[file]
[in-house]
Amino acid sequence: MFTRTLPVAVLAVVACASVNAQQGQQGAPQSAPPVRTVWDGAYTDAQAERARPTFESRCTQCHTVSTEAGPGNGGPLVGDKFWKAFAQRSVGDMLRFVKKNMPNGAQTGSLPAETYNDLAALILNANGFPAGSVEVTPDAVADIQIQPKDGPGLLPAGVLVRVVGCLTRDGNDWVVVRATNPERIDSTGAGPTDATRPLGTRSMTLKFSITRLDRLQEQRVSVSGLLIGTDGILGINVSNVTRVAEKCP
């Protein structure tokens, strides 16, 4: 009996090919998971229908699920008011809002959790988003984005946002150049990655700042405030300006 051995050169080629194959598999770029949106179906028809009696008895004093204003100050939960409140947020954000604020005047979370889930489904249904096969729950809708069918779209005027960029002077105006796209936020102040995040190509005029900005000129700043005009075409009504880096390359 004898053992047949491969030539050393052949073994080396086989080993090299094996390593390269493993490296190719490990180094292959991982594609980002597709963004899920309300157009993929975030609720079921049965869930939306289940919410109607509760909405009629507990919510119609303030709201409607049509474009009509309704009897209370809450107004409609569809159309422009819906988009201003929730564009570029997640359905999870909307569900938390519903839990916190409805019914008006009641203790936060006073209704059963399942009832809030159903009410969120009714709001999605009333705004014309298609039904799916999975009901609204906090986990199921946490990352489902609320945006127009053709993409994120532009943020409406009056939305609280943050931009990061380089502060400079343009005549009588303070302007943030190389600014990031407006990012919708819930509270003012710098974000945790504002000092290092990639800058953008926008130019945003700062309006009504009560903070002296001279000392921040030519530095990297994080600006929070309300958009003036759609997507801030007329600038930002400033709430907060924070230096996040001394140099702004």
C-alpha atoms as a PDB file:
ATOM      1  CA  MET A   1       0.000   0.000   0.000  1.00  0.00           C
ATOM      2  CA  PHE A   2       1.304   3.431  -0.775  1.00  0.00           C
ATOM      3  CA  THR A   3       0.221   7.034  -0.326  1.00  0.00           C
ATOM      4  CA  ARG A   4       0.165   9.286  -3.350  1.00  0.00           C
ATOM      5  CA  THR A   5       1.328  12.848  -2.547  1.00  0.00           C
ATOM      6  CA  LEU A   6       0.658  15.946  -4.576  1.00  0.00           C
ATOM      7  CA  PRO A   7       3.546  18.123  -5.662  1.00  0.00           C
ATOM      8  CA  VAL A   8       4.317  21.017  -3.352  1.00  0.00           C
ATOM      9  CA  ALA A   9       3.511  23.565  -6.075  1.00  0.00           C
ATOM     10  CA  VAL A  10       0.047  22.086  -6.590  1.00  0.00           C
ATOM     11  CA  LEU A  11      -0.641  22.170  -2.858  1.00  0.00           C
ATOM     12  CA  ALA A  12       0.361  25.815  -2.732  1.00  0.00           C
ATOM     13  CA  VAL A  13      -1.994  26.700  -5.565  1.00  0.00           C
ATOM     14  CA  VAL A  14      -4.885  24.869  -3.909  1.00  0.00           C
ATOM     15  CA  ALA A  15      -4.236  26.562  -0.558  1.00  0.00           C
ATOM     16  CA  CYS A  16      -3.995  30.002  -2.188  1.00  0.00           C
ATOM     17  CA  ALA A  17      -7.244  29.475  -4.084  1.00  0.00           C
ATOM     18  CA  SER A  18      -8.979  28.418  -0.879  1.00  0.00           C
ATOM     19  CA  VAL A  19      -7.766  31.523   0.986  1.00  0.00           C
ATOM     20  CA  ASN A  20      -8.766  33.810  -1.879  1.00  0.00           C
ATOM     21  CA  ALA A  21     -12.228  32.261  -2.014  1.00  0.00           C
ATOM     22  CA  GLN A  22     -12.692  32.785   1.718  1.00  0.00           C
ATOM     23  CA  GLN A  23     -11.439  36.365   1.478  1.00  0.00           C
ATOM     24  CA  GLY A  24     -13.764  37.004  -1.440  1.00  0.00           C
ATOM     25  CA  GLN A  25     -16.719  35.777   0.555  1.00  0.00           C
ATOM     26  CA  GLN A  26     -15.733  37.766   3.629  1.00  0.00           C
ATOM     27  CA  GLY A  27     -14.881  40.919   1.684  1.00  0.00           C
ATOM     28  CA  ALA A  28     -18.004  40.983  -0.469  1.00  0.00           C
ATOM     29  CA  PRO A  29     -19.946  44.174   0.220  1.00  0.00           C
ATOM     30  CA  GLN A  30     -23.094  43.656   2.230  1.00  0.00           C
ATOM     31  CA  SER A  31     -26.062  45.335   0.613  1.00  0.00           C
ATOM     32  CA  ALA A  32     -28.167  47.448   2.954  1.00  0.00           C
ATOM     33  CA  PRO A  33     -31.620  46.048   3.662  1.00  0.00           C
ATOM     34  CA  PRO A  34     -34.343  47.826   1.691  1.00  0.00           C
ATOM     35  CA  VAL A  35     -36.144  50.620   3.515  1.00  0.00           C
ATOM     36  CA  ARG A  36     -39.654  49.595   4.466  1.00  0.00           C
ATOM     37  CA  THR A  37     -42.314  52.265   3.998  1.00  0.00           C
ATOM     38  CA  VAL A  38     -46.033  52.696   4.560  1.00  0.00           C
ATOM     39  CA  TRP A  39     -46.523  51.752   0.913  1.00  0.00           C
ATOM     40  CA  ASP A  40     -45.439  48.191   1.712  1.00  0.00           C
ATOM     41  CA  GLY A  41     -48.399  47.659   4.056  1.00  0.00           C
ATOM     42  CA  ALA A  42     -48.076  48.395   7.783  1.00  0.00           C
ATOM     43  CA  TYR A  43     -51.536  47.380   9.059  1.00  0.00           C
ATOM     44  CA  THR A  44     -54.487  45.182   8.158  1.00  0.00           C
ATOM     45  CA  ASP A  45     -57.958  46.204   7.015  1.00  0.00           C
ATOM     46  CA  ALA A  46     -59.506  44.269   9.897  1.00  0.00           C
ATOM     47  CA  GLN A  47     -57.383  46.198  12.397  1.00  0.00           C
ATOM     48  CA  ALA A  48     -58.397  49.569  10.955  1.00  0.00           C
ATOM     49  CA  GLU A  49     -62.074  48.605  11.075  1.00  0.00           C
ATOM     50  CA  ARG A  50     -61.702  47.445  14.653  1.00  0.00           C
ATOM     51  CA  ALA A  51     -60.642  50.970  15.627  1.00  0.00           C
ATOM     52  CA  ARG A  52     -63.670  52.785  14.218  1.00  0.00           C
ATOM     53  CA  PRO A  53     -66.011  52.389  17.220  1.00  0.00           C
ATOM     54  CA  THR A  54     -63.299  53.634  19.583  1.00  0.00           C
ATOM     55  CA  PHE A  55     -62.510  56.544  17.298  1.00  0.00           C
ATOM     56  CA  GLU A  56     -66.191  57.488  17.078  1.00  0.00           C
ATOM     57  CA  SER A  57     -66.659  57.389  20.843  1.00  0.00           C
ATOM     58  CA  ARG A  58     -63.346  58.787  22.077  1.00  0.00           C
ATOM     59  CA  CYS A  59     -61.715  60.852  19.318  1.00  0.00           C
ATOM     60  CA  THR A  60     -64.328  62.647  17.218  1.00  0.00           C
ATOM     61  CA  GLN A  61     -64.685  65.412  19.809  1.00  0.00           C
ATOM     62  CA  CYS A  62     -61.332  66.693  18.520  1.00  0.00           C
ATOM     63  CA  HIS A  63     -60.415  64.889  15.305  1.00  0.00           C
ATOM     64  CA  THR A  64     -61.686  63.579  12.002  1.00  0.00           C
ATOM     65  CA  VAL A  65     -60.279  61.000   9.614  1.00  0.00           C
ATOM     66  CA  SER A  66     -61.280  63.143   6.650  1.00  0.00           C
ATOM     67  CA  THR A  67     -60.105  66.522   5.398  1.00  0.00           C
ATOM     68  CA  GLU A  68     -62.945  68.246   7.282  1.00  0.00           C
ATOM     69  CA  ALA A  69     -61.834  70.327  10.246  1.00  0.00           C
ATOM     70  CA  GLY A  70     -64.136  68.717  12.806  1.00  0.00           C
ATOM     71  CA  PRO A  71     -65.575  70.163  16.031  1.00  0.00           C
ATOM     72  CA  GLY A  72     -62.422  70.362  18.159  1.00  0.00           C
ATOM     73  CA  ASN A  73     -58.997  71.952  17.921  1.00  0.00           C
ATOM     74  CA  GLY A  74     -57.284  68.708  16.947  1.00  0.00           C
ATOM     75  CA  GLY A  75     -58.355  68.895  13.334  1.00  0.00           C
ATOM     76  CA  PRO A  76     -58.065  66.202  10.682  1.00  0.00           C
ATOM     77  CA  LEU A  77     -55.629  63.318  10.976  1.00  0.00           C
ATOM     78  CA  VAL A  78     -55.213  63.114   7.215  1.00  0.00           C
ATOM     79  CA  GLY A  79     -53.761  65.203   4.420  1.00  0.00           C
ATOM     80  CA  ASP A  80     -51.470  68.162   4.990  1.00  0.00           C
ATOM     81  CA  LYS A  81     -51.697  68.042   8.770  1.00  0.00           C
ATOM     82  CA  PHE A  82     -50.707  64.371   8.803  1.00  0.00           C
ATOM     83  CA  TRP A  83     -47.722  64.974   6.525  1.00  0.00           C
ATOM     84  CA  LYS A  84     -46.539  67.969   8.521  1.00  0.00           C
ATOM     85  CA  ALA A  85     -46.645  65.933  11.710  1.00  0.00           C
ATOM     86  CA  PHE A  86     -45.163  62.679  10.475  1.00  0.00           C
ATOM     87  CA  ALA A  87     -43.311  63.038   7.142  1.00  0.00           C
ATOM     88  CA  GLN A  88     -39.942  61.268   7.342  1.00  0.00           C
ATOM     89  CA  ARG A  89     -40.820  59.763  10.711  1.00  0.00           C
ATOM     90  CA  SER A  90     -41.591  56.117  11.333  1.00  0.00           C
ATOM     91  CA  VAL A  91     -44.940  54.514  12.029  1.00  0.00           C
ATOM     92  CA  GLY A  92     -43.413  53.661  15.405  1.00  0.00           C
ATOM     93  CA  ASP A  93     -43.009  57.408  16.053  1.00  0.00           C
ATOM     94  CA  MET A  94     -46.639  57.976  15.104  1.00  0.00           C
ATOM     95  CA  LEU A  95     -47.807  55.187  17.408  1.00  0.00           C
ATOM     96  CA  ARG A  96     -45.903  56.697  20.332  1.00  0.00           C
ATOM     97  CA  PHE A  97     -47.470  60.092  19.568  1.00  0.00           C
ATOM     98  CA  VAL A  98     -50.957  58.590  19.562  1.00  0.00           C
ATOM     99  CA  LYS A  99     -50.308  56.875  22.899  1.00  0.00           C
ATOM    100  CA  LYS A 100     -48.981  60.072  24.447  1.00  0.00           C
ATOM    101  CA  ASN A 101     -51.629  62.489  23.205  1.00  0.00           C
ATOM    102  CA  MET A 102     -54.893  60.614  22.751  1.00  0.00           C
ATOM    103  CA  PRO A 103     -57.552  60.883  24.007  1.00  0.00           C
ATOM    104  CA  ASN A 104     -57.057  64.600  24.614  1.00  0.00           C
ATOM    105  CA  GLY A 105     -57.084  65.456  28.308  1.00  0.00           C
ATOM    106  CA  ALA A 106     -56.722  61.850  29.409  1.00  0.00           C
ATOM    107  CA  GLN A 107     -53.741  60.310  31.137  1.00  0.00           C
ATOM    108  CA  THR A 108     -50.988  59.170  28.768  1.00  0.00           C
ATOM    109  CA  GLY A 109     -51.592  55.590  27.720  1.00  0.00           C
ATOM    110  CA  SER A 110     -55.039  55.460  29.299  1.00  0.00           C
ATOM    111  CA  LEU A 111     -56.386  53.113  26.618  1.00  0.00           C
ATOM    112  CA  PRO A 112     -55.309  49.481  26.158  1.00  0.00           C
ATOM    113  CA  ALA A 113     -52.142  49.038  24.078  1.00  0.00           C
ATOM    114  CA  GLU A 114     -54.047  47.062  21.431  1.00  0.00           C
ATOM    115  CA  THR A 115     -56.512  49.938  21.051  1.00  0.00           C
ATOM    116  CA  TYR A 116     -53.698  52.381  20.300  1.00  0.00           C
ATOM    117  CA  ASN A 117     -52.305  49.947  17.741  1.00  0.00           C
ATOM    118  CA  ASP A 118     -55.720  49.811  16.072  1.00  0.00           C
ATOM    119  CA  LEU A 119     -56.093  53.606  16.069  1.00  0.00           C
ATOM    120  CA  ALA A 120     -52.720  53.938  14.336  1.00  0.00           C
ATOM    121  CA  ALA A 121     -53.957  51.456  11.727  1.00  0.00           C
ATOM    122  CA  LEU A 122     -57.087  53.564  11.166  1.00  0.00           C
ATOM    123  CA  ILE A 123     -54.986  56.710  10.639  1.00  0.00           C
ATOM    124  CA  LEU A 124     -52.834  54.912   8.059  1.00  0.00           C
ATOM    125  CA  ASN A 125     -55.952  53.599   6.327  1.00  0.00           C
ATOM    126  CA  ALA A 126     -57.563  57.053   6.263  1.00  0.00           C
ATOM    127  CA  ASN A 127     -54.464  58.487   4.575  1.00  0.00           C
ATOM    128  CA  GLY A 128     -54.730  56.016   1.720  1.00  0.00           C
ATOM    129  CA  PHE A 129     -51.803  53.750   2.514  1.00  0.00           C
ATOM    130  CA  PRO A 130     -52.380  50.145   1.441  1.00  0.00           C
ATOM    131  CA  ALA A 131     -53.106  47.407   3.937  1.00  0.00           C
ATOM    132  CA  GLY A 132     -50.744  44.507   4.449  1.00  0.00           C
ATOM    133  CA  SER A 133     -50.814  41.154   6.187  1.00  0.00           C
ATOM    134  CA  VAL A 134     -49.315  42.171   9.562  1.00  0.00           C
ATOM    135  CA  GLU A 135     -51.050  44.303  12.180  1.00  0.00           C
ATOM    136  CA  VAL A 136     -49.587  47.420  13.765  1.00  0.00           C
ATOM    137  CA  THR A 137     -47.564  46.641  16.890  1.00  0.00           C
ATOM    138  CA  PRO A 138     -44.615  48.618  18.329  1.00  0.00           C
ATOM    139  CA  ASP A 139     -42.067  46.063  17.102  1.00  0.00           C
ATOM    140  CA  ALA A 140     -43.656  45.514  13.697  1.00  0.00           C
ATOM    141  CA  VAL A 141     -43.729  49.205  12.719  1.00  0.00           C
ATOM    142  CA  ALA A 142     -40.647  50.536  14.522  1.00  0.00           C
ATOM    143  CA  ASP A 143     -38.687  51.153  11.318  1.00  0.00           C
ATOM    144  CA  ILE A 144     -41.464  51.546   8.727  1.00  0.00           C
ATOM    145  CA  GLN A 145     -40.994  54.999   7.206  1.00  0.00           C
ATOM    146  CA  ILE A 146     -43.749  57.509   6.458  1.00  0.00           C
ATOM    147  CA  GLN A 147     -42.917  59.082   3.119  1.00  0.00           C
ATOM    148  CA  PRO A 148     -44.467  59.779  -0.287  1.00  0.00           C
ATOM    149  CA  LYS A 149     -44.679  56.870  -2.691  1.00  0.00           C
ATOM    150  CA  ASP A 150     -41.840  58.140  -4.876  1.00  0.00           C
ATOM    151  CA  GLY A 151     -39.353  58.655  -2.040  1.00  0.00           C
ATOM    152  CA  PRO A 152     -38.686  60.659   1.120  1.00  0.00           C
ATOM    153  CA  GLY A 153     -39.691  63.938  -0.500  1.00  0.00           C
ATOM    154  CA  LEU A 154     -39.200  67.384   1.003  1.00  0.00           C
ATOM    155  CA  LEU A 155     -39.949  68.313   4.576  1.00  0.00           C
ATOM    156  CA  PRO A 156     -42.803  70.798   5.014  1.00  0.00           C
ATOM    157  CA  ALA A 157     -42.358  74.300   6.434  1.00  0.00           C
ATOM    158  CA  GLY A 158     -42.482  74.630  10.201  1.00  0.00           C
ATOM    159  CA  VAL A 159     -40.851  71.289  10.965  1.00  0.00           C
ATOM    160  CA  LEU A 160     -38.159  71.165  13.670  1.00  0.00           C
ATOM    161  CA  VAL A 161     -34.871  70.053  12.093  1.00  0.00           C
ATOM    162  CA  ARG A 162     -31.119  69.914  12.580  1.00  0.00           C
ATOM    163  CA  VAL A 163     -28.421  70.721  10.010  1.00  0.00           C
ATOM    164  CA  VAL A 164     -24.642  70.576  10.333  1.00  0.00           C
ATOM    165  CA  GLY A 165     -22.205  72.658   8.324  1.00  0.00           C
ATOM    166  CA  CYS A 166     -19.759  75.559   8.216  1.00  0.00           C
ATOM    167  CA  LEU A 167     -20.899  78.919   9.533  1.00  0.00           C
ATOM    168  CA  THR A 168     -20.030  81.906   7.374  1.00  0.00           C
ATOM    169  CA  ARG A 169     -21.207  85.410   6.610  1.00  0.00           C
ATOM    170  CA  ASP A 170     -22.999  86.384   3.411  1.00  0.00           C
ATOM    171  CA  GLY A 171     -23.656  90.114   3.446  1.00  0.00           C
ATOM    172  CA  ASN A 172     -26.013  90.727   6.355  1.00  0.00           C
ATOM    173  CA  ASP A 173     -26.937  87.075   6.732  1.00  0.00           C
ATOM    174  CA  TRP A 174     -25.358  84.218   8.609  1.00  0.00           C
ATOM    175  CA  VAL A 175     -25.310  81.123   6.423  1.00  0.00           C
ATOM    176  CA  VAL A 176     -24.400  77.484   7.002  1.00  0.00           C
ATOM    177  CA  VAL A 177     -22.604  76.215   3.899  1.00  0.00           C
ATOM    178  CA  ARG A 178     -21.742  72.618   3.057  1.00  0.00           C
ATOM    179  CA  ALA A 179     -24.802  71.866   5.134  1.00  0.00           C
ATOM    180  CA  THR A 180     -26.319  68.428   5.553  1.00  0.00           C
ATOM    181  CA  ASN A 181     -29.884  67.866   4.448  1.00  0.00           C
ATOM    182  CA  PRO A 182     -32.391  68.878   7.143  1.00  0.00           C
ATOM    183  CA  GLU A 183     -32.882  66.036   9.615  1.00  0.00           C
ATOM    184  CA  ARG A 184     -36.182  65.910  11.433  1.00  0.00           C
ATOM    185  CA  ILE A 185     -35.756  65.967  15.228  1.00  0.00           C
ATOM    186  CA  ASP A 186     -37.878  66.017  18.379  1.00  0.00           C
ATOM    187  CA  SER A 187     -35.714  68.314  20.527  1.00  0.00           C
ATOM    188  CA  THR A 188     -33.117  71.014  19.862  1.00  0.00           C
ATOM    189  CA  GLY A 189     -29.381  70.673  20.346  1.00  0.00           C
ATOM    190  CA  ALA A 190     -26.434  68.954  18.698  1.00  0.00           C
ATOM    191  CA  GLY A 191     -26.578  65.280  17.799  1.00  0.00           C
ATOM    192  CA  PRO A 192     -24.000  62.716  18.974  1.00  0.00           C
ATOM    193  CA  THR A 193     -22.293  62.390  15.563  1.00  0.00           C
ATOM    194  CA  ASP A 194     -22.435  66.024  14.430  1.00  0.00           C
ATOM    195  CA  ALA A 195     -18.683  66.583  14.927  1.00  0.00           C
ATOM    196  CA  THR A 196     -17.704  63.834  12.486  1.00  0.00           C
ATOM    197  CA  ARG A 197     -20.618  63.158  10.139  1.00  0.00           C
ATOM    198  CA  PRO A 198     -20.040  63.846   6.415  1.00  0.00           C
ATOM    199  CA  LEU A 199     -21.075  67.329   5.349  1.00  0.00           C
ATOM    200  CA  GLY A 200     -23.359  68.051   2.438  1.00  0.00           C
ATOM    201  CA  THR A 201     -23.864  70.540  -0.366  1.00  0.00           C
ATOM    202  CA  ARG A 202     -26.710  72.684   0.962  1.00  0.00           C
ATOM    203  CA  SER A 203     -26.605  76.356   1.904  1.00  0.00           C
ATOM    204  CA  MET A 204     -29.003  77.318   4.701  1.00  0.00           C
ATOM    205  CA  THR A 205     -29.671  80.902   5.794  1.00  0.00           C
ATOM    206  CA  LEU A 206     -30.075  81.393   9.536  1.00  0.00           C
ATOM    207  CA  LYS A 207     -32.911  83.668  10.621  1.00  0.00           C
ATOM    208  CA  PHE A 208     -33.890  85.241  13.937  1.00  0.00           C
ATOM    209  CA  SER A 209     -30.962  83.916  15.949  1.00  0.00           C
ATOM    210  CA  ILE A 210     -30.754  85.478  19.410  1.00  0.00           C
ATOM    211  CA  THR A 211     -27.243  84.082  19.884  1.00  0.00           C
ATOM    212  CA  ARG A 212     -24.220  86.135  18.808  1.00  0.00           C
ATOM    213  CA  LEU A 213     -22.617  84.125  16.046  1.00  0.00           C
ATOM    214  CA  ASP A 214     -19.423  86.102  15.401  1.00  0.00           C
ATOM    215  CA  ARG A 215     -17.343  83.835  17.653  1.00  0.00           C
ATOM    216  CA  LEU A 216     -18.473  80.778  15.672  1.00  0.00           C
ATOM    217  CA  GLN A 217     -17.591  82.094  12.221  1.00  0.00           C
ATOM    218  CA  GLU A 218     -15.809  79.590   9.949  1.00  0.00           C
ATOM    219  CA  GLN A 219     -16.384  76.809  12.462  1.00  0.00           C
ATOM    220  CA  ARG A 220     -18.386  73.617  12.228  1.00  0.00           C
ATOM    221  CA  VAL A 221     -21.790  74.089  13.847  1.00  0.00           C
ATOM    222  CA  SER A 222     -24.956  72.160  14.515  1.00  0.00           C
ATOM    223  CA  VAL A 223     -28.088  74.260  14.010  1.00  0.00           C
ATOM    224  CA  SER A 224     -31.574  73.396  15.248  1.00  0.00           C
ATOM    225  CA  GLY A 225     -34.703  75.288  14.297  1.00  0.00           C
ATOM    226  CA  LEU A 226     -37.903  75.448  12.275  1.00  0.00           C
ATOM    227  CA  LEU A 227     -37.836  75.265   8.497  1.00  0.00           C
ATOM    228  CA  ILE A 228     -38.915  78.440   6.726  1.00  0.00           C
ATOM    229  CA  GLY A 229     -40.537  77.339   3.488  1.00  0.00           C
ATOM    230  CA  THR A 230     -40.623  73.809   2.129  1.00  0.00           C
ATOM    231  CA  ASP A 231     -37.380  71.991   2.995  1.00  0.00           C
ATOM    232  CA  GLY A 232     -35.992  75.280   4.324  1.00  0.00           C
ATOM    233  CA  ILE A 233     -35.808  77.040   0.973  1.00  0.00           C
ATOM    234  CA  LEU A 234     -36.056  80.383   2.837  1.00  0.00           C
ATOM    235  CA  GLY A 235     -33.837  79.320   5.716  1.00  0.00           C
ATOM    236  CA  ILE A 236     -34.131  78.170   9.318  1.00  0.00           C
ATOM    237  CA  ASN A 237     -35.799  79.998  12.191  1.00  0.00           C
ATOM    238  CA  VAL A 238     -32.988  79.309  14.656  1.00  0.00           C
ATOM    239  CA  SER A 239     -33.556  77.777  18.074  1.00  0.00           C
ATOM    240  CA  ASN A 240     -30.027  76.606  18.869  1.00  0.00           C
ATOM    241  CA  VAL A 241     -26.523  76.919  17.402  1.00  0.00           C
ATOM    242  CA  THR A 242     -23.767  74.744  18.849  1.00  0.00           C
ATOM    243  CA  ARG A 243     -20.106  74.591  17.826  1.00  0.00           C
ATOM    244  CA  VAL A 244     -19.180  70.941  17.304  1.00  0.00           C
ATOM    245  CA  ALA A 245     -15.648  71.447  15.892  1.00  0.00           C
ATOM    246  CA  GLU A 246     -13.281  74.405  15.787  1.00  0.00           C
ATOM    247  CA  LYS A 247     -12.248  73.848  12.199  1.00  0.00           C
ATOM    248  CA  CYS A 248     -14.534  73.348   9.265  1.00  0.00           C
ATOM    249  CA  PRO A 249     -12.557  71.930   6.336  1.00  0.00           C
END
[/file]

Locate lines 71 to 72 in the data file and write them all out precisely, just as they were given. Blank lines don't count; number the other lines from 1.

ATOM     67  CA  THR A  67     -60.105  66.522   5.398  1.00  0.00           C
ATOM     68  CA  GLU A  68     -62.945  68.246   7.282  1.00  0.00           C